By Mustafa Z Paras and Ata ul Haq

Engr. Mansoor A. Malik has been Director General with over 33 years of experience in planning, establishing and managing national level, strategic, high-tech organisations. He has been DG Marketing and Industrial Relations Organization (MIRO), DG Technology Incubation Center, NUST, Commandant, College of Aeronautical Engineering, Risalpur, and founding VP TiE Islamabad Chapter. At present Mansoor Malik is Volunteer Chairperson IEEE/TiE Innovation Committee, Islamabad, and Chairman ICT4D Committee at Technology Foresight Project, Ministry of SandT. His experience is versatile in different fields of technology and education. In an exclusive interview Mansoor Malik shares his vision and experience with Technology Times.

What are your milestone achievements of air force?

ENGR. MANSOOR A. MALIK: I was fortunate that in the mid 70s, there were a lot of projects going on in the Air Force with foreign collaboration. I have been for two years in the Defence Industry of America, France, and Germany and especially in the private sector where we had a lot of projects going on. So I learned a lot professionally there. Then I got the first opportunity of inducting F-16 into the Air Force. As one of the founding members that was very challenging for me. And there we take pride and perhaps even shorter than Israeli air force; Pakistan Air Force inducted a high-tech weapon system in the military which was impossible at that time. That was very challenging. But the most challenging thing was the start right from scratch.

Was this industry particularly for defense purpose or was it serving for civilian sector?

The primary focus of AWC was for defense purpose, but my experience in the Private Sector Defense Industries of USA, France and Germany in my initial career came very handy. Most of these defense industries did not have more than 40 per cent of their business coming from defense and the remaining 60 per cent revenue was being generated from their commercial products and services. I studied their models very closely. In 1990, when we gave presentation of AWC to the National Leadership, we introduced a new concept of a “Self Generating RandD Organization” through the usage of Dual-Use Technology Programme. On the part of the financial gurus sitting in our board there were serious reservations about the RandD organizations in terms of their performance being black holes of money going in and nothing coming out. We assured them that if given a chance, we will prove otherwise. We spun off two companies from AWC; namely AERO (Advanced Engineering Research Organization) and L.T. Engineering and Trade Services (Optical Fiber Manufacturing). Till to-date, AERO has exported more than US$100 million of its products and services to various parts of the world and L.T. Engineering has generated more than Pak Rupees 25 billion in the local market as well as abroad. The targets given to AWC, itself, by our national leadership was amazingly achieved before the deadline.

What was your contribution towards pushing forward innovation into RandD industry in public sector?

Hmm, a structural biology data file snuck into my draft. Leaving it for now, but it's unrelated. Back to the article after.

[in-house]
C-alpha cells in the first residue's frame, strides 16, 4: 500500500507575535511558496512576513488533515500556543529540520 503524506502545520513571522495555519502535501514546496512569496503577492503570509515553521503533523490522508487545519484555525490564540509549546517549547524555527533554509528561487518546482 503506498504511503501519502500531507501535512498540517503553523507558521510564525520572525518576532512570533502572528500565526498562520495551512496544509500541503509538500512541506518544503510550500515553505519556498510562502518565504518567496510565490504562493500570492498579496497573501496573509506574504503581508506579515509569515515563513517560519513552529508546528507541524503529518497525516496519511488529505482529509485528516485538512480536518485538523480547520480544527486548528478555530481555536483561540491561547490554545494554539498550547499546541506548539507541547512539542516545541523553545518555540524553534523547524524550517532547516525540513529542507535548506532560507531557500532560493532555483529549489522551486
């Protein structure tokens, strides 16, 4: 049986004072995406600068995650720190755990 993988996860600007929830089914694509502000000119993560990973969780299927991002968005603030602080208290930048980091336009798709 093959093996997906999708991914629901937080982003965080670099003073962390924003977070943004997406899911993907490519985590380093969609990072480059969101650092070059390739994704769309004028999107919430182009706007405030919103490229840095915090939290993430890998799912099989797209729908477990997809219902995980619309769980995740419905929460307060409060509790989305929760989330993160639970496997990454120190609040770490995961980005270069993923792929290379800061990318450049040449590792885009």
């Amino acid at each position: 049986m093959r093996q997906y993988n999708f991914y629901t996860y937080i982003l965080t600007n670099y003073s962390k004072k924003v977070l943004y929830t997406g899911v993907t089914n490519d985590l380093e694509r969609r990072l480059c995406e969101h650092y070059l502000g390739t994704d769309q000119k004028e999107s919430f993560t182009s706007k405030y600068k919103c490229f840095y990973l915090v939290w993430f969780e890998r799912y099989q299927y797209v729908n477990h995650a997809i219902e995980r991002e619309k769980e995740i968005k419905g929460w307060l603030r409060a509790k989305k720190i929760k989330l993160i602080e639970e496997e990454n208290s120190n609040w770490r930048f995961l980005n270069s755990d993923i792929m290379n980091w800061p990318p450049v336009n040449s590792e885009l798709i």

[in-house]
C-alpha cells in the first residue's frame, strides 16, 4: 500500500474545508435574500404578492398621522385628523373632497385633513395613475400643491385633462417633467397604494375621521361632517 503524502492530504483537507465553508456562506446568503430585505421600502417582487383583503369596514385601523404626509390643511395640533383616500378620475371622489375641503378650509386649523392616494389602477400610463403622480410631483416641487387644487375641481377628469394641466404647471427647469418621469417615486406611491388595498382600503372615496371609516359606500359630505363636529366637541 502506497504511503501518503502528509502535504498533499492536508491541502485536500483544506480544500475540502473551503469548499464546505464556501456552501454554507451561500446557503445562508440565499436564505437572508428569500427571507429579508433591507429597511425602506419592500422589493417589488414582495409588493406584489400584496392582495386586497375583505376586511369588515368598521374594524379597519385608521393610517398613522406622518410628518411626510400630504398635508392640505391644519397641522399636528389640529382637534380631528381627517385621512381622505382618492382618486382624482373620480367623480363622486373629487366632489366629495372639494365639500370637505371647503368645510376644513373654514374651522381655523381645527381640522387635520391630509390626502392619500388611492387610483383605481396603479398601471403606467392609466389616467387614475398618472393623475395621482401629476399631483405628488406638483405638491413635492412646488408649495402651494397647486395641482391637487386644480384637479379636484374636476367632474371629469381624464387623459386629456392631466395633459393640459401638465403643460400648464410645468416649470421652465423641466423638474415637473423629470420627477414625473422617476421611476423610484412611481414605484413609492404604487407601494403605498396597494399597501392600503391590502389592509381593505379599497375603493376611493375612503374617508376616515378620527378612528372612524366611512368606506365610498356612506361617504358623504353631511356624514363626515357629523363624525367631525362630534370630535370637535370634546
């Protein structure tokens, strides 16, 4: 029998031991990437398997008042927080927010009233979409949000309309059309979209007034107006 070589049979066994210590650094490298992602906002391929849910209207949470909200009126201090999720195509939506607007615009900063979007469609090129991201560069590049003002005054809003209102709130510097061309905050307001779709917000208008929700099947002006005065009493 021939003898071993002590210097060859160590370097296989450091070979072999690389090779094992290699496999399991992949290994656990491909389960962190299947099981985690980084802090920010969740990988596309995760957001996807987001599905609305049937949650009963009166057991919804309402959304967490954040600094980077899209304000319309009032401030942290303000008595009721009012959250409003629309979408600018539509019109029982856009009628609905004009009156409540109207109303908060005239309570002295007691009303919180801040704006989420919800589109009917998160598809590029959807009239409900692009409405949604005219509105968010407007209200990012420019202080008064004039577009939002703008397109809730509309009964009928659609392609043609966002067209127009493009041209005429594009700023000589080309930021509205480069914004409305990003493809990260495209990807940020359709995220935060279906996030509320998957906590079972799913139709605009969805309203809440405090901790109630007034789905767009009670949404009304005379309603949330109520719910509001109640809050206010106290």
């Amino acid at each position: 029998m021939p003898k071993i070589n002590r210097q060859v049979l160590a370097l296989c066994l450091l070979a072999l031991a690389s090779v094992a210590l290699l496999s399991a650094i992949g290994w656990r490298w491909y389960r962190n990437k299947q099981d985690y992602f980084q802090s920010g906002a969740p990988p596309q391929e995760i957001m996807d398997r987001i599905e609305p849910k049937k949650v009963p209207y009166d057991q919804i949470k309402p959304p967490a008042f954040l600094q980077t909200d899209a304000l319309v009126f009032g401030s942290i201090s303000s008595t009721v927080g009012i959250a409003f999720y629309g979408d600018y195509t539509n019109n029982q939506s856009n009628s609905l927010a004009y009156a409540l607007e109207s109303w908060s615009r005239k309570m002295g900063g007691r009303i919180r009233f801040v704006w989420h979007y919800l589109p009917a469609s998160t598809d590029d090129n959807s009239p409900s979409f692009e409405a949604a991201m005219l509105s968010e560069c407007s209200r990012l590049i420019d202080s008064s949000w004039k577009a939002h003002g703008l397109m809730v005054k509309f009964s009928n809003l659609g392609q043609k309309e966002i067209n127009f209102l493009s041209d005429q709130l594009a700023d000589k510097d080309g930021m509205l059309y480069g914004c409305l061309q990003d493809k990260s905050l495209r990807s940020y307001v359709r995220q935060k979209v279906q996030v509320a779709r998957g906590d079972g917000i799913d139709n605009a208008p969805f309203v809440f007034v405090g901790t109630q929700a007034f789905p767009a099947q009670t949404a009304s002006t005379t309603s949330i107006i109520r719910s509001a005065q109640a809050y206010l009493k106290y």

For nine years – from 90 to 99 – we span off two companies. We produced the first fiber optical company – LT Engineering. Fortunately, within 7 years of its operation, it started generating up to billion rupees revenue per year. We also set up an organization named AERO  through international collaboration and within 10 years of its stay in AWC, we touched more than 100 million dollars of exports to friendly countries in Africa, Middle East, and South-East Asia. In 2000, I was deputed to head the College of Aeronautical Engineering (CAE) as its commandant. Thats how an innovation concept, as a pilot project during my commandant phase at CAE, we launched that. Within one year, the government decided to set up a defense export promotion organization. I was asked, by name, to come over and thats how up to a year in CAE, I came to Rawalpindi and we founded the Defense Export Promotion Organization. I was the founding director for planning and development.

What was your experience while working with NUST as DG of different colleges, centres and institutes?

After 2002, we set up a marketing department of the public sector university the whole idea was going to Islamabad with new objectives, with a new challenge. And when we were leaving the campus of NUST and coming over to the new campus, I and my group took pride. We created a new emblem for NUST and a new slogan and towards describing a new and defining future. Thats how we landed in Islamabad.

You experienced the commercialization of RandD at NUST. What was the outcome of it?

When I joined NUST, I realized that the commercialization capacity was limited. I tried to convince the Rector in this regard and he extended full support to me to set up the Technology Incubation Centre into Technology Innovation Centre. An innovation centre is that you spin off companies, within the university research for commercialization purposes but you also bring in established business houses into your innovations centre for vertical growth in products or process. So we initially hired a capacity of integrating ten startups.

What should be the factor behind setting up new higher educational institutions in the country?

I realized that its a total generational sort of timeline that we are talking about. It means about 20 years are required to change the mindset. That is one aspect. A large number of colleges in the country are now upgraded to universities. So maybe our mindset is still not focused on creating new knowledge but more on teaching. So we got to have more universities creating new knowledge and that new knowledge will then be applied-purpose. Applied sciences and applied research should get more priority and that should be hooked up to our industries.